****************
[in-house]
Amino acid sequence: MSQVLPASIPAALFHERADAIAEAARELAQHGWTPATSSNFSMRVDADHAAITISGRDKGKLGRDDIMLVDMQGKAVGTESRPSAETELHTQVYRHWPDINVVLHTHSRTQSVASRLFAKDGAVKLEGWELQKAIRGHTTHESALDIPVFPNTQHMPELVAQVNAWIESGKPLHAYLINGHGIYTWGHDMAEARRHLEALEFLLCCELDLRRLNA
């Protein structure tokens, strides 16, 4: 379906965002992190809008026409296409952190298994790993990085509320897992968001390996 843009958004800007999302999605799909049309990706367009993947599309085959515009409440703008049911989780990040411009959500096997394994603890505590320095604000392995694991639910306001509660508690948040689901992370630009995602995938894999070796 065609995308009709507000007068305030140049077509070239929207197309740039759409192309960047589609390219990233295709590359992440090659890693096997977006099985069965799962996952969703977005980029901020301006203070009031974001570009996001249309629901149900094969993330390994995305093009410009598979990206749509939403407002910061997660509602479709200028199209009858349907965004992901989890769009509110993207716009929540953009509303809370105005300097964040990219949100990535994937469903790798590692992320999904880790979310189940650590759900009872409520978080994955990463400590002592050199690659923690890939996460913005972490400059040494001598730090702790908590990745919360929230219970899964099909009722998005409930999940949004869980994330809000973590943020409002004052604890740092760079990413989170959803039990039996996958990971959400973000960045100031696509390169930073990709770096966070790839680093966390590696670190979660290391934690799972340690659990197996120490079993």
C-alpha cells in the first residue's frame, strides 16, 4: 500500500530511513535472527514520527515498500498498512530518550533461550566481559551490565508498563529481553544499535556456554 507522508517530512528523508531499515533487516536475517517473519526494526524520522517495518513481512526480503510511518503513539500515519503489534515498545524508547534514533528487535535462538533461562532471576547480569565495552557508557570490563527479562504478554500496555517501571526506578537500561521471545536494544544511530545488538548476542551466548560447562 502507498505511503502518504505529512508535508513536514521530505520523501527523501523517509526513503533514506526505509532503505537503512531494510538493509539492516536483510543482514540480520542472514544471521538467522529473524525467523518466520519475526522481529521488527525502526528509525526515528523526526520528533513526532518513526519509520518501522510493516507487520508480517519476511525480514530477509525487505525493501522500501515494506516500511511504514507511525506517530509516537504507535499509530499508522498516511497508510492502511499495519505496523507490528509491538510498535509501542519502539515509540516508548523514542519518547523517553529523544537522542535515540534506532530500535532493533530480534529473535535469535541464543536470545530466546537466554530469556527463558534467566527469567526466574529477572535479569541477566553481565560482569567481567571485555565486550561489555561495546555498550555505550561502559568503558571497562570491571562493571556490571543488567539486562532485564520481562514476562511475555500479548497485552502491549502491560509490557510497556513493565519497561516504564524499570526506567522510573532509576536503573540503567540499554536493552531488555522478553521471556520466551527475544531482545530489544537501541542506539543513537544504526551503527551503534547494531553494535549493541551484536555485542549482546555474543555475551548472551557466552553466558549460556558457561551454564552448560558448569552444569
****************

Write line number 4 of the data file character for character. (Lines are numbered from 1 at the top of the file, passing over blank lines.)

C-alpha cells in the first residue's frame, strides 16, 4: 500500500530511513535472527514520527515498500498498512530518550533461550566481559551490565508498563529481553544499535556456554 507522508517530512528523508531499515533487516536475517517473519526494526524520522517495518513481512526480503510511518503513539500515519503489534515498545524508547534514533528487535535462538533461562532471576547480569565495552557508557570490563527479562504478554500496555517501571526506578537500561521471545536494544544511530545488538548476542551466548560447562 502507498505511503502518504505529512508535508513536514521530505520523501527523501523517509526513503533514506526505509532503505537503512531494510538493509539492516536483510543482514540480520542472514544471521538467522529473524525467523518466520519475526522481529521488527525502526528509525526515528523526526520528533513526532518513526519509520518501522510493516507487520508480517519476511525480514530477509525487505525493501522500501515494506516500511511504514507511525506517530509516537504507535499509530499508522498516511497508510492502511499495519505496523507490528509491538510498535509501542519502539515509540516508548523514542519518547523517553529523544537522542535515540534506532530500535532493533530480534529473535535469535541464543536470545530466546537466554530469556527463558534467566527469567526466574529477572535479569541477566553481565560482569567481567571485555565486550561489555561495546555498550555505550561502559568503558571497562570491571562493571556490571543488567539486562532485564520481562514476562511475555500479548497485552502491549502491560509490557510497556513493565519497561516504564524499570526506567522510573532509576536503573540503567540499554536493552531488555522478553521471556520466551527475544531482545530489544537501541542506539543513537544504526551503527551503534547494531553494535549493541551484536555485542549482546555474543555475551548472551557466552553466558549460556558457561551454564552448560558448569552444569